When I made butterhorn rolls today, I cut the dough into 4 pieces to roll out. By the time I reached the fourth section, I was careless. I put too much flour onto the pastry board. Some of my rolled butterhorns had flour on parts of them. I actually own only one pastry brush and it was in melted butter. I brushed away some of the flour with my fingers but there was still a noticeable amount left. When they baked, the flour was visible.

    I didn’t intend it as an experiment. But I welcomed the opportunity to bite into a floury section of the roll. The flour didn’t feel gritty, and it didn’t detract from the taste of the roll. Would I intentionally leave flour on a roll or bread? No. I think it makes the product look unfinished.

    #27662
    Mike Nolan
    Keymaster

    In a pinch, you can use a bit of loosely wadded up paper towel to brush off excess flour. But I’d be lost without my array of pastry brushes in a variety of materials, sizes and stiffness.

    #27666
    Italiancook
    Participant

    I agree, Mike, that having only one pastry brush is not preferable. I just don’t know where to buy good ones. I spent a small fortune on a 3″ brush from KABC, and that’s my only one. It works great brushing butter on the large circles for the butterhorn rolls. But for smaller projects, it’s too wide. Once, I went to a local cooking supply store looking for pastry brushes. They had some kind of rubbery brushes with spaces between the “bristles,” and rounds at the tips of the “bristles.” The clerk waxed eloquently about how wonderful they are. I bought only one, and it was annoying to use, so I threw it out. It didn’t hold liquid the way the clerk said it would. Maybe my New Year’s resolution will be to find more pastry brushes. It’s funny I have only one, because I’m well-stocked with other tools.

    #27669
    Mike Nolan
    Keymaster

    I have several silicone brushes, I find they work better for some tasks, like brushing on egg wash, than others, like brushing on melted butter. The one I use most is a really small one from Le Creuset.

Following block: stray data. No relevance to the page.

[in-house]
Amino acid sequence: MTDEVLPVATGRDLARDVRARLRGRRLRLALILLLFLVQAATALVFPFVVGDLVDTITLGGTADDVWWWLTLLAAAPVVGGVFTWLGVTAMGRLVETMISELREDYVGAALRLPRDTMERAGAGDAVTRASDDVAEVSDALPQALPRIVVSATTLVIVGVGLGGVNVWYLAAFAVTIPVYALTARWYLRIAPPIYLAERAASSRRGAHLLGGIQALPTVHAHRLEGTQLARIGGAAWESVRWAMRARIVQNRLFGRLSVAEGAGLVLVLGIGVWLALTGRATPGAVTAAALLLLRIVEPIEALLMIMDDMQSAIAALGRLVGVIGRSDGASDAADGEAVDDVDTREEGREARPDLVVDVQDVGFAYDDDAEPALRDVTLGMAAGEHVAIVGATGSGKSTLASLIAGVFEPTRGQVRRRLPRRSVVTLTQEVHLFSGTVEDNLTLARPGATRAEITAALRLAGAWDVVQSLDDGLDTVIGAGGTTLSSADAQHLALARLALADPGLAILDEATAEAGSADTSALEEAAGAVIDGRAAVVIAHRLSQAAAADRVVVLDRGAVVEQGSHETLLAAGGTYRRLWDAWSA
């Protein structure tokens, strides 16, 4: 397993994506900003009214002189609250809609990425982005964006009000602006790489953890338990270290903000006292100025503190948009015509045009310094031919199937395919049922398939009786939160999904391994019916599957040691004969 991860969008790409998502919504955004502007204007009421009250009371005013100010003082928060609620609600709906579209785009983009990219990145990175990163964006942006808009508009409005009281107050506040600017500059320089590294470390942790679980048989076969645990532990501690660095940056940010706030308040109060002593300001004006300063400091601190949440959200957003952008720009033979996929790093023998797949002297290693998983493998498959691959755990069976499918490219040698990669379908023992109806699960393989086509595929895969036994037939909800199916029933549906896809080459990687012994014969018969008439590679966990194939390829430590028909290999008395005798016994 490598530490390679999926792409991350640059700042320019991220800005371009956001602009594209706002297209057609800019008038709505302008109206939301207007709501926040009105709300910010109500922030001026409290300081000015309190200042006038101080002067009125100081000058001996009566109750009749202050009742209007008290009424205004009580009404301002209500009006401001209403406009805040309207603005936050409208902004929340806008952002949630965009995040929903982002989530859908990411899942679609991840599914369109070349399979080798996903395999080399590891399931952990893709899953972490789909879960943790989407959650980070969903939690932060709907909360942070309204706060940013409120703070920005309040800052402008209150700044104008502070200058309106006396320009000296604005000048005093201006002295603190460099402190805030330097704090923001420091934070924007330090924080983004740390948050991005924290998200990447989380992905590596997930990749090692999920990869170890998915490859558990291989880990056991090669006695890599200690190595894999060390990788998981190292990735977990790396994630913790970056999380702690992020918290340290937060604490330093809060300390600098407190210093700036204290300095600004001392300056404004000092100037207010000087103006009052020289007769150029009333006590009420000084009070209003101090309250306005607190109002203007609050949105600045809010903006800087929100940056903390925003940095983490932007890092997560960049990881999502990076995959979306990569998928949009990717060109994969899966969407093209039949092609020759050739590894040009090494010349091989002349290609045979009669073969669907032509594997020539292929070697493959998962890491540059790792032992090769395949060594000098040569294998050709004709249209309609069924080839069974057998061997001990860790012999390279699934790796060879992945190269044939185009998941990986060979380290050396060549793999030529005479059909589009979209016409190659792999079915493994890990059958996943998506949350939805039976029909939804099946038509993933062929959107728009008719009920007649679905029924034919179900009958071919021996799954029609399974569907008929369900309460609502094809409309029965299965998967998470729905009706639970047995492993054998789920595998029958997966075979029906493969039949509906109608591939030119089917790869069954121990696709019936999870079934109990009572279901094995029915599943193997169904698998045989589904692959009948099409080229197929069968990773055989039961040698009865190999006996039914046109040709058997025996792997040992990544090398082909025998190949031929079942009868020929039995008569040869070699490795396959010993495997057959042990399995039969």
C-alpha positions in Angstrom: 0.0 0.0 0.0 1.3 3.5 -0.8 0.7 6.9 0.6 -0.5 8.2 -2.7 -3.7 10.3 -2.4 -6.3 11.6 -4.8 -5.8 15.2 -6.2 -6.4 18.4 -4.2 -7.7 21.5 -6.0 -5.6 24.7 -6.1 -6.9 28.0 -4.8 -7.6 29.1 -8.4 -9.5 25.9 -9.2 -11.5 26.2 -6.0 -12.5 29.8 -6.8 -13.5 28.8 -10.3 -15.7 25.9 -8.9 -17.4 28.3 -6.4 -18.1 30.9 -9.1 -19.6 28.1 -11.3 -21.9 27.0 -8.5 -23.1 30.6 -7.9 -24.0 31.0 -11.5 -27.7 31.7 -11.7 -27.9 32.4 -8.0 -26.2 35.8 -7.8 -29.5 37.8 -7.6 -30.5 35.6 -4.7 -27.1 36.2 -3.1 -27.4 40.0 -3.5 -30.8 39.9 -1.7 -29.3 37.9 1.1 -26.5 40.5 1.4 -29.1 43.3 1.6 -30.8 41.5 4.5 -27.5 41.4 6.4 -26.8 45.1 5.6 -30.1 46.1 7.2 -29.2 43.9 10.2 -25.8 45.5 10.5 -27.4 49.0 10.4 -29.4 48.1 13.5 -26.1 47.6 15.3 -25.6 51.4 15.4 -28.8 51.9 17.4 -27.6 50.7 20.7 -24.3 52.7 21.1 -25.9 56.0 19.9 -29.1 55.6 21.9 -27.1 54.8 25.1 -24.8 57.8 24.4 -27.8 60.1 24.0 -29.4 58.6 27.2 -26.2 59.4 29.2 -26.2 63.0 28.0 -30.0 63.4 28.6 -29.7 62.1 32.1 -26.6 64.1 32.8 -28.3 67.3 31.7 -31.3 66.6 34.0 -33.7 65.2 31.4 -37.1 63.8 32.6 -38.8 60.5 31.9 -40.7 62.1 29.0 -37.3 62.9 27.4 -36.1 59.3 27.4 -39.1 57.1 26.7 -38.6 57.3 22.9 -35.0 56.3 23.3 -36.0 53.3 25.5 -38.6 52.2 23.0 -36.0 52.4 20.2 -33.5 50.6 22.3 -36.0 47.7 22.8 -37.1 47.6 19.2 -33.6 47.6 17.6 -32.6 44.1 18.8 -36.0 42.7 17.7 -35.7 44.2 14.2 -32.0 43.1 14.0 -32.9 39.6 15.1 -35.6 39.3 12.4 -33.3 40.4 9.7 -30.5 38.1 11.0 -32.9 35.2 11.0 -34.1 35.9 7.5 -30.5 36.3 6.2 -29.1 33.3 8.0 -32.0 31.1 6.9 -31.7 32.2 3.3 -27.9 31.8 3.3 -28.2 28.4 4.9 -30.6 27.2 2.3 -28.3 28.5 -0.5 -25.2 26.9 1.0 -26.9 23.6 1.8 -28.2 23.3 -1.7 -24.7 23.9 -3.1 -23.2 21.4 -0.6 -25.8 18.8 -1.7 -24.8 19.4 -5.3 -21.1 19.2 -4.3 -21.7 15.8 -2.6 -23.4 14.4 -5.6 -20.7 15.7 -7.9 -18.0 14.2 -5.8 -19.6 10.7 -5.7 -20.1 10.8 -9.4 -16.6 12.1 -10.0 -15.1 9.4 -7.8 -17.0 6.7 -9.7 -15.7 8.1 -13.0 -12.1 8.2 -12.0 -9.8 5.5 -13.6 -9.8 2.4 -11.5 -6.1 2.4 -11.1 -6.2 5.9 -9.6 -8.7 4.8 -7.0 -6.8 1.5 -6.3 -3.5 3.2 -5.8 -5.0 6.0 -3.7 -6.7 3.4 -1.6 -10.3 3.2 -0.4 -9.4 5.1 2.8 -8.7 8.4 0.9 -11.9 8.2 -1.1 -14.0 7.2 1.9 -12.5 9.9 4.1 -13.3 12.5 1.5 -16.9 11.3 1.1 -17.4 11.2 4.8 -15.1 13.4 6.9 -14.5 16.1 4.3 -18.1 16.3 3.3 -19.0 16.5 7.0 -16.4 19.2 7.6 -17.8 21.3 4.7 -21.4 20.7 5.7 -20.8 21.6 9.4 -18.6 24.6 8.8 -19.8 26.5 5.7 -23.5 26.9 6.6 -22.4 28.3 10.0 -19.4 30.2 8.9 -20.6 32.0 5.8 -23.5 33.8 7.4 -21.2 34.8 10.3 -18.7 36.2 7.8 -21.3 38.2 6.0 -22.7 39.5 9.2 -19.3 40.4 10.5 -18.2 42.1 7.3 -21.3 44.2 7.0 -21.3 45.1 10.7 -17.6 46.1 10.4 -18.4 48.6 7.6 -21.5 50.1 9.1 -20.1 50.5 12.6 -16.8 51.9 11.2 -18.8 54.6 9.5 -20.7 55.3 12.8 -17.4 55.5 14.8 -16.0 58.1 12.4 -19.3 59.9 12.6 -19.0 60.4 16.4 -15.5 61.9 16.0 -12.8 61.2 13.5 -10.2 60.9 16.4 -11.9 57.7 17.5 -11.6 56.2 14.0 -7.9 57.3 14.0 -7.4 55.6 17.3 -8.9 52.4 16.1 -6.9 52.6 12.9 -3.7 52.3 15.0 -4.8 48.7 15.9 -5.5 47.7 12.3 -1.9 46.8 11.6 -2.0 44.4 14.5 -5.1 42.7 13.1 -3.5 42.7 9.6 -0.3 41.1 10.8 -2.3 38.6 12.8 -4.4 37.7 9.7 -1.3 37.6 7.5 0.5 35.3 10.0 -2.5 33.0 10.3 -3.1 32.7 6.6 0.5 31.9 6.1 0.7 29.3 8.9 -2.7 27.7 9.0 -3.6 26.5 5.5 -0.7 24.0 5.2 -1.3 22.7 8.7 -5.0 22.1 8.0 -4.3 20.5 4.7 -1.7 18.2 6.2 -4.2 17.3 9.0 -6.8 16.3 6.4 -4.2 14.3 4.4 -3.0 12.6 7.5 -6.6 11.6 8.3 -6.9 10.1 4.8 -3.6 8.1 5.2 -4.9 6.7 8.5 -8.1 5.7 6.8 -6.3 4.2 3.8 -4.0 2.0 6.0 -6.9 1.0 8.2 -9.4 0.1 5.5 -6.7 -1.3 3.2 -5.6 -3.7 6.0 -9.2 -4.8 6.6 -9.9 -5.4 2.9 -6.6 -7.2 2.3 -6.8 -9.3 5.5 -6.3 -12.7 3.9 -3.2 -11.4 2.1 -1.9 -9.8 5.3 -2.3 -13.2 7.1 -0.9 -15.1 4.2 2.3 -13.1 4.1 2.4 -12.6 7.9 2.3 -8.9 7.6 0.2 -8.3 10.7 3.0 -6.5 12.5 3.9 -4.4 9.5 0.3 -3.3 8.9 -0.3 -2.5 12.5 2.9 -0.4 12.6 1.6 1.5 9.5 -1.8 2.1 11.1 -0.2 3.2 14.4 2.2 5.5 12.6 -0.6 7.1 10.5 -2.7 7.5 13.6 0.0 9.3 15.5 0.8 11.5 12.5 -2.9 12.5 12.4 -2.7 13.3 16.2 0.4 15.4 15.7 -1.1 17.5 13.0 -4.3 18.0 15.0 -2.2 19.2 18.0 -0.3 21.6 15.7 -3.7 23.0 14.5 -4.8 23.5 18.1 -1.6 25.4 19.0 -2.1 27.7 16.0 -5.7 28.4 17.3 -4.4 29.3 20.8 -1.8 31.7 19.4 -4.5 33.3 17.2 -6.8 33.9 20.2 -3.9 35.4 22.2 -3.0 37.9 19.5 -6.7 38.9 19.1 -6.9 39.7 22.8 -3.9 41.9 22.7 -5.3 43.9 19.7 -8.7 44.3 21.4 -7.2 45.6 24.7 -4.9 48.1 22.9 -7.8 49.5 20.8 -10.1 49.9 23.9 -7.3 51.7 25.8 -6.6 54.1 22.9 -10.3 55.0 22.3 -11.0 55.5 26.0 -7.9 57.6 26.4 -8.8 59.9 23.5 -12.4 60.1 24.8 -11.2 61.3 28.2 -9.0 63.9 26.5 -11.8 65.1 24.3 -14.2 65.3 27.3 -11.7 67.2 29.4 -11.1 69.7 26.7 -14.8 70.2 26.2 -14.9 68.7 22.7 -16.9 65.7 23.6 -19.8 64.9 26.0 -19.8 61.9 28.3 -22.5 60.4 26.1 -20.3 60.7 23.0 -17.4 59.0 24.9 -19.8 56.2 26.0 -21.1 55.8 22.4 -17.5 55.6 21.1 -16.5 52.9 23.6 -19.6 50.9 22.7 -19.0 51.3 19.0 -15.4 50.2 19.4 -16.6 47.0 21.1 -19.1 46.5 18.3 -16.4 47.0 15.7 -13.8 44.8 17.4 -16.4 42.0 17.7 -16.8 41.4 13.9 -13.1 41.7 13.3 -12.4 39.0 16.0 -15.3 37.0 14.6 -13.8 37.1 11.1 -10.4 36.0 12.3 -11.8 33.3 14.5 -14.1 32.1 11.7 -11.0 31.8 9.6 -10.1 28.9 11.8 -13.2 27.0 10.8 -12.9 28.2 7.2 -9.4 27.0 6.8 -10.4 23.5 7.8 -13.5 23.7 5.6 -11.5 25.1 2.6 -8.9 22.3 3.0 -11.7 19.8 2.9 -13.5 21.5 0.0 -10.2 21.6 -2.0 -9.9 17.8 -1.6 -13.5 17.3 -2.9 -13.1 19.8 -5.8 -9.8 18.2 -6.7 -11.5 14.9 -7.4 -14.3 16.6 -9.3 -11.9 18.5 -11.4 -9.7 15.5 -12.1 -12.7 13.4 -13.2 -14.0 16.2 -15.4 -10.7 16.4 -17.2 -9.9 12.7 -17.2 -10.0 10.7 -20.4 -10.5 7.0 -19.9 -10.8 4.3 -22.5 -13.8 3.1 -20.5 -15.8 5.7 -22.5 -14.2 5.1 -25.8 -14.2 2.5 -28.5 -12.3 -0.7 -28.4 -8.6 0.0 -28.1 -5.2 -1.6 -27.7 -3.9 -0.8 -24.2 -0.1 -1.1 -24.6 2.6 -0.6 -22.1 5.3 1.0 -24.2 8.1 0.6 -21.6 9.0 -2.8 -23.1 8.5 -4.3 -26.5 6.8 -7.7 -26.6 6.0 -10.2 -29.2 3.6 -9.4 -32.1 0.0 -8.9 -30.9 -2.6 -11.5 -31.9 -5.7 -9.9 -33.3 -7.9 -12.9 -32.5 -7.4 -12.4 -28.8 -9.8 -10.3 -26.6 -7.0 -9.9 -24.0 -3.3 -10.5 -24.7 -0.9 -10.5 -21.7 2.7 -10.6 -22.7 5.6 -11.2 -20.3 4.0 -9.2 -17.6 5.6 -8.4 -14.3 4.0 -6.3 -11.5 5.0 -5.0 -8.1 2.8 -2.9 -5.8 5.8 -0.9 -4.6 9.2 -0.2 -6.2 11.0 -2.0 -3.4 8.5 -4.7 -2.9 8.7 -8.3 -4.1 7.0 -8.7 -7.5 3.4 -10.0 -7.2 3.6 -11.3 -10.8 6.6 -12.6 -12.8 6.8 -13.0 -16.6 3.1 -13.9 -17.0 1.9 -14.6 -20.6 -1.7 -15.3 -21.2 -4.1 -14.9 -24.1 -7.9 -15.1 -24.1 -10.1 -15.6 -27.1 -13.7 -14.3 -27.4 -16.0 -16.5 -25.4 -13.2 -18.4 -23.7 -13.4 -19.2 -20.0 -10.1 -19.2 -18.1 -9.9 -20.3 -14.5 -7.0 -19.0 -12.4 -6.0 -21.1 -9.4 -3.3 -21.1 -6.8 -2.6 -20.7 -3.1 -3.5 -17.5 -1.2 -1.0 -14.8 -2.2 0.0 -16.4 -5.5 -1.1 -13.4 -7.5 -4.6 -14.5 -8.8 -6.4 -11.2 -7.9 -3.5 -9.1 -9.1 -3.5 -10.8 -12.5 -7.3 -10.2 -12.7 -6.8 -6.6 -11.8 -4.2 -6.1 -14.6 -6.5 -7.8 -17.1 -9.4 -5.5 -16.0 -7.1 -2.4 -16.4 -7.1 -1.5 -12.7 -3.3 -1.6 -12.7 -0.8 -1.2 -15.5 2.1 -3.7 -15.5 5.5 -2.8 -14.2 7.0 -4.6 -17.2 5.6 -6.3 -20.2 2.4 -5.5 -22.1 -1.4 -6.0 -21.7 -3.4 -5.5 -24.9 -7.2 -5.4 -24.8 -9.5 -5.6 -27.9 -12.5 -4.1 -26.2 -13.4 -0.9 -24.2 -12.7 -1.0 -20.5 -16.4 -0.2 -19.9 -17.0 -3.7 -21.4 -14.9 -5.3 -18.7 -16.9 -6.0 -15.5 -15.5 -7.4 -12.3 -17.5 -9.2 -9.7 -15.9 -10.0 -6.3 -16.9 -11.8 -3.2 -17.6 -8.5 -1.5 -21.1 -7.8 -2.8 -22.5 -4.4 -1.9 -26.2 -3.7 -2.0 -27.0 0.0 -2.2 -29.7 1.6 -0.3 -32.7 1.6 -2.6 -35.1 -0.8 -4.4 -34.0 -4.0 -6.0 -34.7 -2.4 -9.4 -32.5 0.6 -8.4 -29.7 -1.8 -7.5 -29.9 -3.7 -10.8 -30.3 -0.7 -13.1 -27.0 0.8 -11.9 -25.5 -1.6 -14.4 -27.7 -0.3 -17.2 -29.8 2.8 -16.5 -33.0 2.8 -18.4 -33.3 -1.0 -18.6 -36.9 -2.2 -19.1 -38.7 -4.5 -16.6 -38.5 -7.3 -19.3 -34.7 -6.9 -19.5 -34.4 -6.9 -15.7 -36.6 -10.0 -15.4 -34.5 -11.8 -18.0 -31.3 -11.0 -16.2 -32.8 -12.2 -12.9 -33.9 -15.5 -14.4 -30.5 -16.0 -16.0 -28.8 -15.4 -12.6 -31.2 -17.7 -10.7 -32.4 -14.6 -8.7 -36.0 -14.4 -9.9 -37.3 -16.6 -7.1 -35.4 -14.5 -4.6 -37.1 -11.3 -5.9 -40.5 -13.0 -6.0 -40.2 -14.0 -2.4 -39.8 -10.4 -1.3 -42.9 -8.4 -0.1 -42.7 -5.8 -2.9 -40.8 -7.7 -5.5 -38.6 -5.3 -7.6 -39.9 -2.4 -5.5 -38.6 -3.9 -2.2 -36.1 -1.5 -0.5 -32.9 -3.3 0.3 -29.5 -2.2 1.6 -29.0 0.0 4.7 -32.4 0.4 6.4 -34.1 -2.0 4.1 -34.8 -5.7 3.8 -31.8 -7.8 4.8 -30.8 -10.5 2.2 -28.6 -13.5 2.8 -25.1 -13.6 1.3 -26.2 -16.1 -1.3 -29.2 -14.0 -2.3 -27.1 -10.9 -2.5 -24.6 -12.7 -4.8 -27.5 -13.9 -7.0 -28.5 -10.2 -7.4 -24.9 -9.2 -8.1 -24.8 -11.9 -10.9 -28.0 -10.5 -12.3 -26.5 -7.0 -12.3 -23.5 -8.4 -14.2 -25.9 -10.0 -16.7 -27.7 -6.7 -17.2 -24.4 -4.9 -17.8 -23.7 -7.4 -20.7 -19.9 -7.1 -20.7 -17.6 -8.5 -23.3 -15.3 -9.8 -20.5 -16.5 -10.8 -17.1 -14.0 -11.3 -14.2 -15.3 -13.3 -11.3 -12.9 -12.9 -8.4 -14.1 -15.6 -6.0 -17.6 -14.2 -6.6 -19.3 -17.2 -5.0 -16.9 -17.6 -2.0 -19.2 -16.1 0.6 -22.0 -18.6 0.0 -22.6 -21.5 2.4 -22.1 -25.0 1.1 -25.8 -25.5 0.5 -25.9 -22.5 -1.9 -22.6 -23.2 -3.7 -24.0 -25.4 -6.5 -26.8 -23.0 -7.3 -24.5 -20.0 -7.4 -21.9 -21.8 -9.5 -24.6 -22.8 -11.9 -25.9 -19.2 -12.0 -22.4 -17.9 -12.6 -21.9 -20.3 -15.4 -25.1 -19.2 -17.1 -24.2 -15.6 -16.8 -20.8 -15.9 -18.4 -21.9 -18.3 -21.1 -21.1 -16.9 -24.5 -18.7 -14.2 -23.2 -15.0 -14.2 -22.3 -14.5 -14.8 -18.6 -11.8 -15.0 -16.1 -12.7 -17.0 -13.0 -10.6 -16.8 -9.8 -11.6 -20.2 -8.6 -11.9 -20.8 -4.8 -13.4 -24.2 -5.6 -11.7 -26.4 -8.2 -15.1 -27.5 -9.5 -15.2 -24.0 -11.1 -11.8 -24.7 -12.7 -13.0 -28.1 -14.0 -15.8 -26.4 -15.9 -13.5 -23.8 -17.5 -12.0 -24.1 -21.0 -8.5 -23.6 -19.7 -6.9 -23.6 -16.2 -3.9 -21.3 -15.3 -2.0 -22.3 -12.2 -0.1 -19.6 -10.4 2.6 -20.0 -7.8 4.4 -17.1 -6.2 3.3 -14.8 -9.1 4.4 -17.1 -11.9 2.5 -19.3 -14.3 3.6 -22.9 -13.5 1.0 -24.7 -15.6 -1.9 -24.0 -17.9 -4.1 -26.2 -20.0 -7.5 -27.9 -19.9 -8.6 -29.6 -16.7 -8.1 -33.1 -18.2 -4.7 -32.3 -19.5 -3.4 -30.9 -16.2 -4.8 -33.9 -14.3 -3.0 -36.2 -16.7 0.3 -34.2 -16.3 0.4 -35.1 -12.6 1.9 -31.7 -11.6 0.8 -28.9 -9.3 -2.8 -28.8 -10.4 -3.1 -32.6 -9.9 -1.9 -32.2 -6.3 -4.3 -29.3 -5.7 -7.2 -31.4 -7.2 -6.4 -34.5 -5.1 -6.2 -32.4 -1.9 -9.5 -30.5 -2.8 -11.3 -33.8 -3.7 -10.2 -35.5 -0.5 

I have a really soft one that is ONLY used to brush excess flour off. I’ve been tempted to try my camera lens air blower (sometimes called a lens rocket because of the shape) for that, but if I do that I’ll probably buy one just for that purpose as I don’t want flour or oils anywhere near my lenses.

    I find using boar bristle brushes for oils and butter tends to stiffen them over time, and I have a couple that are probably past due for replacement.

    My theory with pastry brushes is you buy ’em when you find ’em. That applies to scrub brushes as well.

    The way I currently store them is in a round utensil caddy, that way the brushes themselves aren’t touching much of anything other than possibly each other.

    #27672
    Italiancook
    Participant

    That’s good info, Mike, that LeCreuset sells them. I hadn’t thought of using a paper towel to brush away the flour, but that would have worked. Thanks for the tip.

    #27679
    BakerAunt
    Participant

    I have a small silicone brush made by Zyliss that I bought from King Arthur a couple years ago. It works better than any silicone brush I have tried, maybe because it has a lot of “bristles,” and it’s easy to wash. (I put soap directly on it and rub it on, then rinse well.) I use it for egg washes and for brushing on oil. If KABC still sold it, I would buy a spare.

    #27683
    Italiancook
    Participant

    Here’s a silicone brush that KABC is currently selling: https://shop.kingarthurbaking.com/items/silicone-pastry-brush